Running (Only) A Single-Point Energy Calculation In Crystal06/09, Proper Input Format For Long-Range Dispersion Contributions In Crystal09, And Removing The MPICH2 Content From The Output File In Pcrystal

Now enjoying the benefits of dispersion-corrected solid-state density functional theory (and a proper MPICH2 implementation for infrared intensity calculations, although this now a problem for reasons to be addressed in an upcoming post) in Crystal09, three issues in recent calculations caused me to think hard enough about keyword formats and job runs that I have opted to post briefly about what to do in case google and bing are your preferred methods of manual searching.

1. How To Run Only A Single-Point Energy Calculation In Crystal06/Crystal09

This had never come up before and, by the time I needed to find an input file to see what do to, the first google search provided Civalleri’s Total Energy Calculation page that currently has broken links to .zip files. There is quite a bit about the different geometry optimization approaches in the manual, but a search for “single-point” provides no information about what to do for only single-point energy calculations.

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Installing And Mounting Network Drives Using NFS In Ubuntu (And Generally)

This is another piece in an Ubuntu puzzle that, when assembled, will describe how to set up an MPI (message passing interface) computer cluster for running parallel calculations (upcoming).  As a brief explanation of what’s going on, many of the MPI (OpenMPI, MPICH, MPICH2) set-up procedures you may stumble across online describe how to use the network file system (NFS) protocol to set up one directory on a host node (head node/server node/master node/whatever) of your cluster so that, by mounting a directory on a guest node (client node/slave node/whatever) to this network-accessible drive, the head and guest nodes all see the same work directory and executables (both MPI and your program of choice).  There are more clever ways to set the cluster up that will likely run at a slightly faster pace than NFS may allow, but we’ll ignore that at the moment.  The install procedure below is Ubuntu-specific only in the apt-get stage (NFS support is not part of the default installation).  After all of the components are installed (post-apt-get), the setup should be Linux-universal.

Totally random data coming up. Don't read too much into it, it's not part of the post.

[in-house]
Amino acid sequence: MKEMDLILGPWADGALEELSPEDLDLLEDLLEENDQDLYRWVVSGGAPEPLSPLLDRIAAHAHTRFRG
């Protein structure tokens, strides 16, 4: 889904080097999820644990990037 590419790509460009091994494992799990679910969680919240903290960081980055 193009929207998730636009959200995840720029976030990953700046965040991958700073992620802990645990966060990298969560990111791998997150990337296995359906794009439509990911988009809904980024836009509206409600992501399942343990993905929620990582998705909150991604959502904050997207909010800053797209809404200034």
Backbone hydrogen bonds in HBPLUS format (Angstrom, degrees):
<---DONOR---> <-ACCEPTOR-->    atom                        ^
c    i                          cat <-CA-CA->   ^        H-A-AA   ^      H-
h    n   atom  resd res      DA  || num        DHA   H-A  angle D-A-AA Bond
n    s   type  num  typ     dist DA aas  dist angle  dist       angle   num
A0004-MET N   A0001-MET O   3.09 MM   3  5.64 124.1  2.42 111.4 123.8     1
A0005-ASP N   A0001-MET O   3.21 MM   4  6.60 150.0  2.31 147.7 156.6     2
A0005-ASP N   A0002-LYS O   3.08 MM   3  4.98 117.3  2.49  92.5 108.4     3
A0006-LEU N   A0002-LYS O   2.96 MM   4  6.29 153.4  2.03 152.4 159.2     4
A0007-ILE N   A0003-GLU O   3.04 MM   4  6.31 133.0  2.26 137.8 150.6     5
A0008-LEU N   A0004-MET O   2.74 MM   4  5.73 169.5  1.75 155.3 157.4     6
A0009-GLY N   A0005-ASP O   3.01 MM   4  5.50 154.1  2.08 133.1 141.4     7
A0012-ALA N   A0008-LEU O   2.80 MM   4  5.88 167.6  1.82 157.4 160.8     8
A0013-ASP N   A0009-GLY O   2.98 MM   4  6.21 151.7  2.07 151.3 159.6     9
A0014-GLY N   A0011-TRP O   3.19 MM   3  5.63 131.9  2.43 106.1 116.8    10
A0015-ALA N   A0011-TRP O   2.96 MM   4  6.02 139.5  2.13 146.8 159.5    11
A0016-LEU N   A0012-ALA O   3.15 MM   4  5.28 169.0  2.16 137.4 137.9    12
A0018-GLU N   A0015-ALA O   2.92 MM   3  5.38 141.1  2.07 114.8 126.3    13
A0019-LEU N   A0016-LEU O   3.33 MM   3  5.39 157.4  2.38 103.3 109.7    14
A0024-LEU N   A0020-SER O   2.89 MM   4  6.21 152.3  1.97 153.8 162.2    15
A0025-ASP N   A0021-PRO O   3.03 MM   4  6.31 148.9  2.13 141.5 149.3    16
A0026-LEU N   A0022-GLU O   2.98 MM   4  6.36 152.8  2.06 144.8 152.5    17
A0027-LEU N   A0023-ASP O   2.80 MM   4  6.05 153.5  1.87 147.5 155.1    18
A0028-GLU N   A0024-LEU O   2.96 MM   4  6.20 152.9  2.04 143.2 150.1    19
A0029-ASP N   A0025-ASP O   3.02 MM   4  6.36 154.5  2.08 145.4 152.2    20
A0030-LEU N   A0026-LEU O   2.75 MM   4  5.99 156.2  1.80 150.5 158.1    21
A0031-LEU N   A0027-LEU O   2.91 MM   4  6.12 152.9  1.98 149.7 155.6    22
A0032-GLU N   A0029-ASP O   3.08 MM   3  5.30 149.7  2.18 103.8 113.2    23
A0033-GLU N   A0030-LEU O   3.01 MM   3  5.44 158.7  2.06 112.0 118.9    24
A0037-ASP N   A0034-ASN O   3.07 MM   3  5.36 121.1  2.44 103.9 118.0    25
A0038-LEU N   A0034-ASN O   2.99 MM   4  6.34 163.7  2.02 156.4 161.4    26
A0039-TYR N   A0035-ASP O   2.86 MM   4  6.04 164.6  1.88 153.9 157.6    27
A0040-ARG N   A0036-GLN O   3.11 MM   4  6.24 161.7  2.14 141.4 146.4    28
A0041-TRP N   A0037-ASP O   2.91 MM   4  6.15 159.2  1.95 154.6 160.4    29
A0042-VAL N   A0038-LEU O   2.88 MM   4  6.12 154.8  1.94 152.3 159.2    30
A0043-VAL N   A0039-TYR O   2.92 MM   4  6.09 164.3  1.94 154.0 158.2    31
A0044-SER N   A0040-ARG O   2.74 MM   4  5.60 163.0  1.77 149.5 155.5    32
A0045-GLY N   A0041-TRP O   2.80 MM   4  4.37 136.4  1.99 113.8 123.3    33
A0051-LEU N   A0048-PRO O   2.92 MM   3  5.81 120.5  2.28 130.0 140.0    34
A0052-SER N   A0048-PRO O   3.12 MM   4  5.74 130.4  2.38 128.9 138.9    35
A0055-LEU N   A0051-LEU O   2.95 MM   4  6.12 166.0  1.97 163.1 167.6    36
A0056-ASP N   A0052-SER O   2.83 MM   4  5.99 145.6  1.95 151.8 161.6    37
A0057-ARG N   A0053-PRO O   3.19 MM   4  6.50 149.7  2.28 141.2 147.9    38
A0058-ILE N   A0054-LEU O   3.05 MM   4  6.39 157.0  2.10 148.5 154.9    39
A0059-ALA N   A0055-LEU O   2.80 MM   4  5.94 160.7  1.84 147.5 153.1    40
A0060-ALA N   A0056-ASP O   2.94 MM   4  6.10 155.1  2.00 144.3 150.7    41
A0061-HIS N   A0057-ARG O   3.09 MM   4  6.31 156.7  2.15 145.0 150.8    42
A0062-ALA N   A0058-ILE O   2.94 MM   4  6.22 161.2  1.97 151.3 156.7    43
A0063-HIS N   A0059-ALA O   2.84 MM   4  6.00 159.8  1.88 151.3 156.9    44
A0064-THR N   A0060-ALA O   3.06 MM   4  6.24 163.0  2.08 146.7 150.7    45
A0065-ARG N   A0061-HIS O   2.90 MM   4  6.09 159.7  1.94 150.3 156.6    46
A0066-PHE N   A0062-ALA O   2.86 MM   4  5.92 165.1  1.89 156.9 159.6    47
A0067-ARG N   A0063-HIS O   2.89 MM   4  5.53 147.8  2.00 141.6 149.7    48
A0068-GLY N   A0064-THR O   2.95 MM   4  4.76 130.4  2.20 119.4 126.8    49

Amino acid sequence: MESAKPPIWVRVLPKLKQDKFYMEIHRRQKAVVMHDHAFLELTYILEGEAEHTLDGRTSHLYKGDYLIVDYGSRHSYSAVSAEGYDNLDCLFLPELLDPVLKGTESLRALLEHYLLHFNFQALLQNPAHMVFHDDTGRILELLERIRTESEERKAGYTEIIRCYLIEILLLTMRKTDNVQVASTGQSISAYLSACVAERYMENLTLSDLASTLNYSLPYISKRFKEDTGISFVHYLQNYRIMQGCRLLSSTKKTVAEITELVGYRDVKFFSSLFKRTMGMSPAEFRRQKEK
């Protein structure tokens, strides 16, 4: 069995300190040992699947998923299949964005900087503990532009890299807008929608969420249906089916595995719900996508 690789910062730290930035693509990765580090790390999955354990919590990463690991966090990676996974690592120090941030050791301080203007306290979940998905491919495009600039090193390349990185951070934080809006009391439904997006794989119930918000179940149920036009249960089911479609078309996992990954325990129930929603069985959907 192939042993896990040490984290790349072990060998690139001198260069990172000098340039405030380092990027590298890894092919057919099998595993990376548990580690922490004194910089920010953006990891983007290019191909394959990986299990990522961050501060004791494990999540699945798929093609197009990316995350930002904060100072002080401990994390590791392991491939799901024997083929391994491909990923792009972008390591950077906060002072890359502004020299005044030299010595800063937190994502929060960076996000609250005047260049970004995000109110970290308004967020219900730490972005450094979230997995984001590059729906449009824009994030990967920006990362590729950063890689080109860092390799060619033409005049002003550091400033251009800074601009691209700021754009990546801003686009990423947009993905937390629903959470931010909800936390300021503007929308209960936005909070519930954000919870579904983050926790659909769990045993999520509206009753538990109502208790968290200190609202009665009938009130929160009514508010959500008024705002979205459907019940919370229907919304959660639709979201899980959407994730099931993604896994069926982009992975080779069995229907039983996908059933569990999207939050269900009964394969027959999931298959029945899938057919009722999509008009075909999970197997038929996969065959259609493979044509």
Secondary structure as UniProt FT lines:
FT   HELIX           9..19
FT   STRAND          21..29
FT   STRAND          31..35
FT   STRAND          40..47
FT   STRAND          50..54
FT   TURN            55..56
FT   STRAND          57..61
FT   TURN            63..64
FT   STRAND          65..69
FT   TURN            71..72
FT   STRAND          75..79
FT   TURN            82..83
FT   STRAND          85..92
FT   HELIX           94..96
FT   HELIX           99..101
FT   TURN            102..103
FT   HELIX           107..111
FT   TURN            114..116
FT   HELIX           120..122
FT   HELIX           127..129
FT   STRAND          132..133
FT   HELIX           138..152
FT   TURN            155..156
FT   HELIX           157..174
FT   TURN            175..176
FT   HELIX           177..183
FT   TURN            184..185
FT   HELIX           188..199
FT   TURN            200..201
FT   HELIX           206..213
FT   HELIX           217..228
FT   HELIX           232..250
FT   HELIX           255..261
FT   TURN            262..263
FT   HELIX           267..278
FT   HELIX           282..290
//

LEGEND

Text in black – my ramblings.

Text in bold red – things you will type in the Terminal

Text in green – text you will either see or will type into files (using pico, my preference)

Below is all I need to do in Ubuntu to do what I need it to do.  I’ll be dividing the installation procedure into HOST and GUEST sections for organizational purposes.

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Compiling Single-Precision And Double-Precision GROMACS 3.3.3 With OpenMPI 1.2.6 Under OSX 10.5 (Leopard)

The following is a cookbook for compiling single-precision and double-precision GROMACS 3.3.3 in OSX 10.5 (specifically on a MacBook Pro, but most likely general to all things running 10.5) with OpenMPI 1.2.6. My hope is that this saves someone several hours of unnecessary work trying to overcome an otherwise unknown incompatibility between MPICH2 and GROMACS 3.3.3 in Leopard (10.5).

The content of this page is a result of an unsuccessful several hours of trying to build GROMACS-MPI versions with MPICH2 1.0.6 and 1.0.7. MPICH2 compiles just fine with standard options, including a successful testing of mpd and mpdtrace. GROMACS 3.3.3 compiles just fine with standard options for both single-precision and double-precision. Compiling GROMACS with MPI support yields an mdrun file that fails in the following manner:

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